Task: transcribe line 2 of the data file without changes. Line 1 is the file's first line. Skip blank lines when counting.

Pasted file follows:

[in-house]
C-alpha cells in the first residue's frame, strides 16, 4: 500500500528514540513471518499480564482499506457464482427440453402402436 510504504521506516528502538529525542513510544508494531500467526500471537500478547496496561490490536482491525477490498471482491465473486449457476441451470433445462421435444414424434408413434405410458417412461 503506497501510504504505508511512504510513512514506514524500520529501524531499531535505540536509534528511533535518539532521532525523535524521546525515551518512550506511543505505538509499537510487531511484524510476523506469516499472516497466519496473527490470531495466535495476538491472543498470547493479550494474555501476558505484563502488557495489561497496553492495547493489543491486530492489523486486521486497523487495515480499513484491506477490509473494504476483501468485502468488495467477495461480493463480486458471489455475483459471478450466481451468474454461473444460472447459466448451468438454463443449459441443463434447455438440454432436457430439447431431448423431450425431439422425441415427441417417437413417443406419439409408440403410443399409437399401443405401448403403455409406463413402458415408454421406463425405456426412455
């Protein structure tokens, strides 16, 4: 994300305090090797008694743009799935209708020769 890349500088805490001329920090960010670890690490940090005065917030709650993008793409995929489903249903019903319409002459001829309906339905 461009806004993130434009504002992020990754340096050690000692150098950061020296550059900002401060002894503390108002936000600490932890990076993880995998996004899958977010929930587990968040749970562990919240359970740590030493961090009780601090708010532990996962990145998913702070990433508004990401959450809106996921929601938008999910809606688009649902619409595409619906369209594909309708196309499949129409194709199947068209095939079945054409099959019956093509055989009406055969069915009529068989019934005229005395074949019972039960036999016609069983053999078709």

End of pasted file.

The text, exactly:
C-alpha cells in the first residue's frame, strides 16, 4: 500500500528514540513471518499480564482499506457464482427440453402402436 510504504521506516528502538529525542513510544508494531500467526500471537500478547496496561490490536482491525477490498471482491465473486449457476441451470433445462421435444414424434408413434405410458417412461 503506497501510504504505508511512504510513512514506514524500520529501524531499531535505540536509534528511533535518539532521532525523535524521546525515551518512550506511543505505538509499537510487531511484524510476523506469516499472516497466519496473527490470531495466535495476538491472543498470547493479550494474555501476558505484563502488557495489561497496553492495547493489543491486530492489523486486521486497523487495515480499513484491506477490509473494504476483501468485502468488495467477495461480493463480486458471489455475483459471478450466481451468474454461473444460472447459466448451468438454463443449459441443463434447455438440454432436457430439447431431448423431450425431439422425441415427441417417437413417443406419439409408440403410443399409437399401443405401448403403455409406463413402458415408454421406463425405456426412455